According to the Office of the Director of National Intelligence, 204 former Guantanamo detainees are confirmed or suspected of reengaging in terrorist or insurgent “activities.” The number of ex-detainees on the US government’s recidivist list has steadily grown since an estimate was first made public in June 2008.
Al Qaeda in the Arabian Peninsula (AQAP) released a two-part lecture by ex-Guantanamo detainee Ibrahim al Qosi earlier this month. Qosi threatened the Saudi government and explained al Qaeda’s rationale for waging jihad in Arabia. Qosi has starred in several AQAP productions since the group revealed his leadership role in early December.
Tariq Mahmoud Ahmed Al Sawah, an Egyptian held at Guantanamo since 2002, has been transferred to the Government of Bosnia. Despite compiling a lengthy dossier as an expert bomb maker on behalf of al Qaeda, US officials recommended that he be transferred. Al Sawah became a prolific source on al Qaeda and other detainees during his time in custody, and Joint Task Force – Guantanamo (JTF-GTMO) concluded that his fellow jihadists may seek retribution if he tried to rejoin their ranks.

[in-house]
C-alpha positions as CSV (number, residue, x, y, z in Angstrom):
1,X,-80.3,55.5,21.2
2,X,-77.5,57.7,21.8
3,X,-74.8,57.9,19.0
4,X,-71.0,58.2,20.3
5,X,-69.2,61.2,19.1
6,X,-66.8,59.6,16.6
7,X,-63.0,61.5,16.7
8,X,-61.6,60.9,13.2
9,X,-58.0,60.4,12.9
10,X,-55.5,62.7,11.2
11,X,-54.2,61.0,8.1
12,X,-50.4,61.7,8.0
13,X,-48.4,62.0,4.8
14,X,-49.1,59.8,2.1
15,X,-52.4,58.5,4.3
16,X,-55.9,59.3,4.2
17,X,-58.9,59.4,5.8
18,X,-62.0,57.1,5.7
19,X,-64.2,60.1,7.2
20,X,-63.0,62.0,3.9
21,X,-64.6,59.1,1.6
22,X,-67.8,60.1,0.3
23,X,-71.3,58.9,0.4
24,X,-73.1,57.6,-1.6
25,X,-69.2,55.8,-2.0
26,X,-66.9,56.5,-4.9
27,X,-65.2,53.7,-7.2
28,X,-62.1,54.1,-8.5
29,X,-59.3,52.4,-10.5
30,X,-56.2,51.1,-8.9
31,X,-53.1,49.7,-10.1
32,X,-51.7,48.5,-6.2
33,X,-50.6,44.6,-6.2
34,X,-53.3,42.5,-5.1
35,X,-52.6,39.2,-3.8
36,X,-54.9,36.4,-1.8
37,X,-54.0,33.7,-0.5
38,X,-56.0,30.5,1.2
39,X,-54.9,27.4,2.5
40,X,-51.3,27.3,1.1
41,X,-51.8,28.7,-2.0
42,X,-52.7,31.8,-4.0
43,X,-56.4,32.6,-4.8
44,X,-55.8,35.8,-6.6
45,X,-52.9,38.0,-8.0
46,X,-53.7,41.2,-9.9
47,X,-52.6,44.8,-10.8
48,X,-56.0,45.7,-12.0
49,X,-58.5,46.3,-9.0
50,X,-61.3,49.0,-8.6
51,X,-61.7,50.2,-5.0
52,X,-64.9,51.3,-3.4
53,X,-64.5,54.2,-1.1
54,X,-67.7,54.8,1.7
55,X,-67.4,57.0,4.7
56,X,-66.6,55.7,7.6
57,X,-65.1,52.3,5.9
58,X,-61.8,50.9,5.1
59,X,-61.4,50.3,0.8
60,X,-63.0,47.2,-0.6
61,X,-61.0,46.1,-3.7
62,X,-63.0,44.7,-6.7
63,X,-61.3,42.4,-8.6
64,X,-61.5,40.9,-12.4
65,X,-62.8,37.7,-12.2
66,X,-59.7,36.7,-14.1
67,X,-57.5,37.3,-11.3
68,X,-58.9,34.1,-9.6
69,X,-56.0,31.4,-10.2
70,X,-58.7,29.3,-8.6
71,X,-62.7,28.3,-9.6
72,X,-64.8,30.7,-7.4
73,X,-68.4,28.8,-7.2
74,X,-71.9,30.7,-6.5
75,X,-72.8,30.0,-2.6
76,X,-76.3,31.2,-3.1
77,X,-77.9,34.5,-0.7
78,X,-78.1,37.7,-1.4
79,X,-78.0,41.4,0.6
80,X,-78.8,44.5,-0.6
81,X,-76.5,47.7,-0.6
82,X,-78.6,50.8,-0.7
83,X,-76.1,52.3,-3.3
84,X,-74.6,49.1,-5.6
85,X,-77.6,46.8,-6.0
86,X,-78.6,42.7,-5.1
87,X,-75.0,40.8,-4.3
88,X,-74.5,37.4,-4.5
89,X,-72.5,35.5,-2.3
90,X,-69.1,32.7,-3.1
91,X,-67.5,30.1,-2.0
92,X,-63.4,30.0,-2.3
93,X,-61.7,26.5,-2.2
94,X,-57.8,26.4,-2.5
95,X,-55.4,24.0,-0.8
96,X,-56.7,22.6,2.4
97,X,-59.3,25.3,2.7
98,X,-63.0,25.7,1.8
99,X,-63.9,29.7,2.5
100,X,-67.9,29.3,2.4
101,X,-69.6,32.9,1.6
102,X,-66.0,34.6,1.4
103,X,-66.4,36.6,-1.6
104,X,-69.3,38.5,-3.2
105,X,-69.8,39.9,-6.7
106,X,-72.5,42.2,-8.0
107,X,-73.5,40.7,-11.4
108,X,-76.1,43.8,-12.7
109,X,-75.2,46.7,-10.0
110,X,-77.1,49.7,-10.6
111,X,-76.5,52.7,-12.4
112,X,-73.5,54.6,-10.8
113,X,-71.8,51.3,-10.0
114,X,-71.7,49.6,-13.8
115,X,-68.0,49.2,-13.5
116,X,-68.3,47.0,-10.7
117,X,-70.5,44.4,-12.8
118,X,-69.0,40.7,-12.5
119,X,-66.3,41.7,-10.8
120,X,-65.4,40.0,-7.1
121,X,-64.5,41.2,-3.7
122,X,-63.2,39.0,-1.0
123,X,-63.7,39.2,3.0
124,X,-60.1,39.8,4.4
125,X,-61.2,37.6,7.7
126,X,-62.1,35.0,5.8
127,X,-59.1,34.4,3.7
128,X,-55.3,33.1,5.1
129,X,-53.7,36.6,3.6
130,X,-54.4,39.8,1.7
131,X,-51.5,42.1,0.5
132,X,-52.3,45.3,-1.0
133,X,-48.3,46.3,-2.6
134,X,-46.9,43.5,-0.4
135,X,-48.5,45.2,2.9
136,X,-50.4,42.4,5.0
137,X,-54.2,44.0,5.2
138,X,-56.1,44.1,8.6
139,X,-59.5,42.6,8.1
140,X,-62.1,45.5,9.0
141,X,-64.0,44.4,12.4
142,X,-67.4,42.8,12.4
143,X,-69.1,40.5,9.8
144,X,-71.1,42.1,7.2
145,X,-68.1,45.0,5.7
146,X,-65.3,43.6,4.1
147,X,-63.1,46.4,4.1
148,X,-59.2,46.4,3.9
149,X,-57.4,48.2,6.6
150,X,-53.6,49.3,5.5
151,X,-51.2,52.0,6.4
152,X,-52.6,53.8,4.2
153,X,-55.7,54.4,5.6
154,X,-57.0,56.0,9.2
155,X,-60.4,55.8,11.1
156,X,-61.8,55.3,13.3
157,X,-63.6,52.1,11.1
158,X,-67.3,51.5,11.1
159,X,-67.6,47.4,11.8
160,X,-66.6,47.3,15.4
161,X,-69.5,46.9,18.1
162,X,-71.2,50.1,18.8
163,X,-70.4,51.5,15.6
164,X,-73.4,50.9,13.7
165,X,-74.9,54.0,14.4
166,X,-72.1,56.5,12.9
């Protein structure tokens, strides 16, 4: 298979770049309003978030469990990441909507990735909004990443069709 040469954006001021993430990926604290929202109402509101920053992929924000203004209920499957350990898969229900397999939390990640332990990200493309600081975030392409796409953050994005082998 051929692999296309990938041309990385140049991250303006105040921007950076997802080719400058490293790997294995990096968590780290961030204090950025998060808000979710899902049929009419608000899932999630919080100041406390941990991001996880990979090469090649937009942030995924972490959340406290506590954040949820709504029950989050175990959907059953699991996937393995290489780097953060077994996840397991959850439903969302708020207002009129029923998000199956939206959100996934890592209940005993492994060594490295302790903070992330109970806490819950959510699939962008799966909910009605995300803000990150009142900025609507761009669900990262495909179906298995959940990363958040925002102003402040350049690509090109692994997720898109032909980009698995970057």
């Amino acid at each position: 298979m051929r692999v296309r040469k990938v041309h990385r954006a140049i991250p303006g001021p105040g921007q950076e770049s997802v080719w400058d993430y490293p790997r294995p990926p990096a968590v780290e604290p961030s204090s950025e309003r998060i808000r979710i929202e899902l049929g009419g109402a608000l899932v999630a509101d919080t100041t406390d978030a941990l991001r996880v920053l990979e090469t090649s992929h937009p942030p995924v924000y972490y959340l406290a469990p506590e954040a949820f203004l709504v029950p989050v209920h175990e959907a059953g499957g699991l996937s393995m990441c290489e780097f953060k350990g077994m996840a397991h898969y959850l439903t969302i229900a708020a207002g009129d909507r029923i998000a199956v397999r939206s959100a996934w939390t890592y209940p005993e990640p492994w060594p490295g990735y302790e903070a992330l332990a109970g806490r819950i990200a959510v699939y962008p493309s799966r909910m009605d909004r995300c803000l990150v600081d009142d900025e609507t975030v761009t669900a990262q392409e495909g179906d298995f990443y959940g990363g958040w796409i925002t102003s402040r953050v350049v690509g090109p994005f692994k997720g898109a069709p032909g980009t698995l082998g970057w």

A Guantanamo detainee who was transferred to Kuwait in 2006 had quickly returned to the battlefield. He killed 13 Iraqi soldiers in a suicide truck bomb at a combat outpost in Mosul, Iraq in 2008.
On at least three separate occasions in the past, US officials, including President Obama’s own Guantanamo Review Task Force, recommended that Fayez al Kandari remain in US custody. Kandari also lost his petition for a writ of habeas corpus. Joint Task Force – Guantanamo deemed him a “high risk” to the US, its interests and allies.
Ghana’s Ministry of Foreign Affairs & Regional Integration said in a statement that it has accepted two Guantanamo detainees who “have been cleared of any involvement in terrorist activities, and are being released.” But that is not true. Neither one of the detainees was “cleared” by President Obama’s Guantanamo Review Task Force. One of the two was previously deemed a “high risk” by Joint Task Force – Guantanamo.
A new AQAP video features Ibrahim al Qosi, who was detained at Guantanamo from 2002 until 2012. Qosi is now an AQAP leader and spokesman.
Ugandan authorities have reportedly arrested Jamal Kiyemba, an ex-Guantanamo detainee, in connection with the assassination of a top counterterrorism prosecutor late last month.